Immigration and ethnic diversity tend to reduce social solidarity and social capital. New evidence from the US suggests that in ethnically diverse neighbourhoods residents of all races tend to “hunker down.” Trust (even of one’s own race) is lower, altruism and community cooperation rarer, friends fewer. Putnam goes on to provide a long list of the seemingly harmful effects of increased ethnic diversity: lower confidence in government, lower voter registration rates, a lower probability of giving to charity or volunteering, and a lower chance of participating in community projects.

I’ve read about Putnam’s conclusions before in a funny little book called We Are Doomed.  The author described Putnam’s article as having a curious structure with three main sections:

The Prospects and Benefits of Immigration and Ethnic Diversity (three pages)
Immigration and Diversity Foster Social Isolation (nineteen pages)
Becoming Comfortable with Diversity (seven pages)

He then suggested a similar structure for a publication in a health journal with comparably self-contradicting section titles:

Health benefits of drinking green tea
Green tea causes intestinal cancer
Making the switch to green tea

Putnam, after all, understands the implications of bucking the diversity mob in academia, and so had to go through the hand wringing of drawing normative conclusions or recommendations that were clearly at odds with the positive findings of his research.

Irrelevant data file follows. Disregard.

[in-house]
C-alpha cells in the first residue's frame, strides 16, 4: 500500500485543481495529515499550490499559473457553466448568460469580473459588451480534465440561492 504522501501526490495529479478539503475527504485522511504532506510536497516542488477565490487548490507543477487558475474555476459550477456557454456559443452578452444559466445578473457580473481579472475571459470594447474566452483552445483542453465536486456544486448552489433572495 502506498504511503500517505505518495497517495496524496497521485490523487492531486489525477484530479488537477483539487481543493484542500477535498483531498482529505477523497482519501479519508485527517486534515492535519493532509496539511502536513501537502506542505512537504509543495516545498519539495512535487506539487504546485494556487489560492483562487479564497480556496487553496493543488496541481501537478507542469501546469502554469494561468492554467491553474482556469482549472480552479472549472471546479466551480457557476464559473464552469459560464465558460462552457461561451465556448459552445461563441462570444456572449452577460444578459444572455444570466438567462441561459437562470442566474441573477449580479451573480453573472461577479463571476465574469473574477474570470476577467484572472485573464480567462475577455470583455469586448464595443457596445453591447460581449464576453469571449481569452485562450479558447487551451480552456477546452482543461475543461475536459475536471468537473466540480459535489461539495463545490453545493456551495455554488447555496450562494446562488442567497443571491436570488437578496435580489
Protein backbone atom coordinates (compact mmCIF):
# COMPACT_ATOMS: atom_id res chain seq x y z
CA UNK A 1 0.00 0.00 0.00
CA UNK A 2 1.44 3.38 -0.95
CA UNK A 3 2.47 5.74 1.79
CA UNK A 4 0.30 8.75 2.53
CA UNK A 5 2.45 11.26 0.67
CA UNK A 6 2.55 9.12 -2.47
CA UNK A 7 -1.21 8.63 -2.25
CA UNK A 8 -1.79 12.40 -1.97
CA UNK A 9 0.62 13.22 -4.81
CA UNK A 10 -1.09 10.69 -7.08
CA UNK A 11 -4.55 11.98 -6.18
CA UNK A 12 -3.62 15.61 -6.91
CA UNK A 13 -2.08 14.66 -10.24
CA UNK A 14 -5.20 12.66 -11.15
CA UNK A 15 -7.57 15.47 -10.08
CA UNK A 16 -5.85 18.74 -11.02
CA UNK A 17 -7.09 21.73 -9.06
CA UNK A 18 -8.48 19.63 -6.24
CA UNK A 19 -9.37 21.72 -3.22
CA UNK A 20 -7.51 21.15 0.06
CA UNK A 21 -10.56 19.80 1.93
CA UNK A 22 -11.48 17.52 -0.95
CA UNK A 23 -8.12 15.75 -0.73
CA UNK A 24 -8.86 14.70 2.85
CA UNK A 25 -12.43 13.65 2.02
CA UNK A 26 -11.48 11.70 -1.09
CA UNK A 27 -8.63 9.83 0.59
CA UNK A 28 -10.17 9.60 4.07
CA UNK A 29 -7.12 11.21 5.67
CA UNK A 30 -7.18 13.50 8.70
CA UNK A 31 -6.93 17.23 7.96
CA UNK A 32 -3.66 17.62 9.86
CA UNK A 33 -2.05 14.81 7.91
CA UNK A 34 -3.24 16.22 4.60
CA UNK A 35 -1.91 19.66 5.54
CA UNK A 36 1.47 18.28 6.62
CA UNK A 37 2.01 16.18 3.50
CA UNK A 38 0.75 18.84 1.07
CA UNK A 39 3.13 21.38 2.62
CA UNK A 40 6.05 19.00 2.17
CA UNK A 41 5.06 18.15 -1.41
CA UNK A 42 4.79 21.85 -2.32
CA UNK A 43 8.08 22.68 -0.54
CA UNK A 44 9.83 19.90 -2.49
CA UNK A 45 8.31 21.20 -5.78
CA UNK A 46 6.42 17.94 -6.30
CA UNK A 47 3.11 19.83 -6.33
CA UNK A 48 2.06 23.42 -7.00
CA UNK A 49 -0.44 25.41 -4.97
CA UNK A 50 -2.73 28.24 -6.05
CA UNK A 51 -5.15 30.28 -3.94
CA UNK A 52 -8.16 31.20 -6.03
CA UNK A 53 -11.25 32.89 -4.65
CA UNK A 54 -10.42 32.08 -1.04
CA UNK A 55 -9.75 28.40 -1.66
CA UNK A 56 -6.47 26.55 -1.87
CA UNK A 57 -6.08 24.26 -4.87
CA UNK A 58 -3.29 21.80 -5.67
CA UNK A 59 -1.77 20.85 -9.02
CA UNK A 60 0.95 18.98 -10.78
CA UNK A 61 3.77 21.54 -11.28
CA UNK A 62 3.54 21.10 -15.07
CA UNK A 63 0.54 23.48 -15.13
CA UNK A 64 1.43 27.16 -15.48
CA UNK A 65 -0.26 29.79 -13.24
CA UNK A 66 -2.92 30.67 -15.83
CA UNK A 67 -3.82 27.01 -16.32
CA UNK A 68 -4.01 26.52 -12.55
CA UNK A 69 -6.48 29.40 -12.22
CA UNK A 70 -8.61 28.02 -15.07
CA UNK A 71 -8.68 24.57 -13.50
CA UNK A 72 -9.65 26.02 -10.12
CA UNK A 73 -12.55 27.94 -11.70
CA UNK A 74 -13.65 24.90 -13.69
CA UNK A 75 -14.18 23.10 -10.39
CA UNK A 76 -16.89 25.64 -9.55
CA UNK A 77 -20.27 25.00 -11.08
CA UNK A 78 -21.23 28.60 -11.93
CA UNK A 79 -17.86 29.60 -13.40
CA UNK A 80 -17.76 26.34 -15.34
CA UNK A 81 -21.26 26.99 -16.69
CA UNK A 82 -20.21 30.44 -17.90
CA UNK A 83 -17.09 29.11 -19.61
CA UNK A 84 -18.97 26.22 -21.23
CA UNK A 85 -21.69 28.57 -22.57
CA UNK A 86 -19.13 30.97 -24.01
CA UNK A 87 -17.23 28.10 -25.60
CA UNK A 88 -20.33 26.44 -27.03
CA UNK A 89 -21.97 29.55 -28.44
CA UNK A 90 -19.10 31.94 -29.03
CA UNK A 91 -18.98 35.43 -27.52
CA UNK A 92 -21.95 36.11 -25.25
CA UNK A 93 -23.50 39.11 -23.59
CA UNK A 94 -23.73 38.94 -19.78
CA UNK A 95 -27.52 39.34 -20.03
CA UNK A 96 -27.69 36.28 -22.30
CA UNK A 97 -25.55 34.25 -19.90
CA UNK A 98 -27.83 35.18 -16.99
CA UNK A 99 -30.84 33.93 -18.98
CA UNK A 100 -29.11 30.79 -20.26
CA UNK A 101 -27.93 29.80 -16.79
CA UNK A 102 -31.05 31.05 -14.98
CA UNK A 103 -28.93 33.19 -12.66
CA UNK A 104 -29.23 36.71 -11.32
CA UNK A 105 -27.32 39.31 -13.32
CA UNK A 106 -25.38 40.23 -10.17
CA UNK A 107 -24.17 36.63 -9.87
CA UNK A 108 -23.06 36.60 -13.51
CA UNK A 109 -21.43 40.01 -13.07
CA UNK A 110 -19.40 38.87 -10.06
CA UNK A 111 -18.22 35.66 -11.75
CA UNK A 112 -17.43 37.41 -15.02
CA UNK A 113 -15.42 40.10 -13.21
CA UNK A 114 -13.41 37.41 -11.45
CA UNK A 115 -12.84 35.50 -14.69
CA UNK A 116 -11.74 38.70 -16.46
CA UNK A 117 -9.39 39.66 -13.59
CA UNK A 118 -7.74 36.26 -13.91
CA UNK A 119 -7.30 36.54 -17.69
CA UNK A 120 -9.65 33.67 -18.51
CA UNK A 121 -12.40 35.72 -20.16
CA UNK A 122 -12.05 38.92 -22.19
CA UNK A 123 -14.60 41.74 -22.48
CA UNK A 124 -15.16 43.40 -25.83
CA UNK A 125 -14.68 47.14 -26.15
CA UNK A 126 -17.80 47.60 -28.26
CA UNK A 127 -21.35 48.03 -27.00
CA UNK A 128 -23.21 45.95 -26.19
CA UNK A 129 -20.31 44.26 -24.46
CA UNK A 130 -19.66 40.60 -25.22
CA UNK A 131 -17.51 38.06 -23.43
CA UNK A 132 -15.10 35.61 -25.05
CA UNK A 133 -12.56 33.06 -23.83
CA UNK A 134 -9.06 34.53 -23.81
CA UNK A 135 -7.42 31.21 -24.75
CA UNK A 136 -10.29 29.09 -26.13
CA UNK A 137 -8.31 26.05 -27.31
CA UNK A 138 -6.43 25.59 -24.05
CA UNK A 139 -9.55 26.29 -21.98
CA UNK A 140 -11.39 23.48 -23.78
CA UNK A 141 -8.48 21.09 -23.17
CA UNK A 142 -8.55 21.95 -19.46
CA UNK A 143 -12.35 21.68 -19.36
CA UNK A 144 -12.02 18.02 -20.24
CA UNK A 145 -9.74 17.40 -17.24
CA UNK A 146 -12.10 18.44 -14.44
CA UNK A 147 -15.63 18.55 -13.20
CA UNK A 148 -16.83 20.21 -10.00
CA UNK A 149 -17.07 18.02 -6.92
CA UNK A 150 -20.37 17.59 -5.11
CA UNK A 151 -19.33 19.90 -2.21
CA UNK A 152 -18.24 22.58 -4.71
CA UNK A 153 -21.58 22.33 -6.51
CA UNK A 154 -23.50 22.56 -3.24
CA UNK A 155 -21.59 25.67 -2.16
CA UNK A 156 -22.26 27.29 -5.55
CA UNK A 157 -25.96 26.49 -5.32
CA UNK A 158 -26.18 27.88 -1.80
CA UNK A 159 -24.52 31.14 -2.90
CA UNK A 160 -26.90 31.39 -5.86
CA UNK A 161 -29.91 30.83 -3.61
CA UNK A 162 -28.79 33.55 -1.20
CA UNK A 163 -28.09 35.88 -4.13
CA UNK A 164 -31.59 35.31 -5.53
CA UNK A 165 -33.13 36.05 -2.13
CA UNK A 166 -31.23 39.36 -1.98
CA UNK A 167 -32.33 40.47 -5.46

The diversity concerns are not separate from the underlying economic aspects of immigration.  This decline in social capital is happening in the low-rent neighborhoods where poor immigrants are forced to settle by economic necessity.  And it is not merely a racist reaction from whities wishing it was 1950s Happy Days again, as all groups – even the immigrants - find themselves hunkering down.  All rich liberals want diversity in very small doses for themselves, if at all, but in large doses for others whether they like it or not.  The costs of diversity all fall to a specific group.   The group that incurs none of those costs meanwhile safely preens about its high-mindedness, when in reality the issue doesn’t touch them.   

I think it would be absurd for anyone to argue that the importation of a billion Muslims would not fundamentally change the country for the worse.  Our Constitution wouldn’t protect us in a democracy where one billion culturally distinct people have common political interests that are antithetical to most of our best political and cultural traditions.  It is not wrong to keep people who view such traditions as obstacles and major flaws out of the country in the first place.  It’s not racist, it’s not oppressive, it’s common sense.  Some cultural differences imply the best approach is to keep such cultures separate, or otherwise to prudently manage the degree to which you allow immigration from Muslim countries to occur.  We should all agree that 1 billion is not the right number.  I would say 100 million or 10 million is still too high.  Whatever your number is, having a number beneath 1 billion doesn’t make you a racist.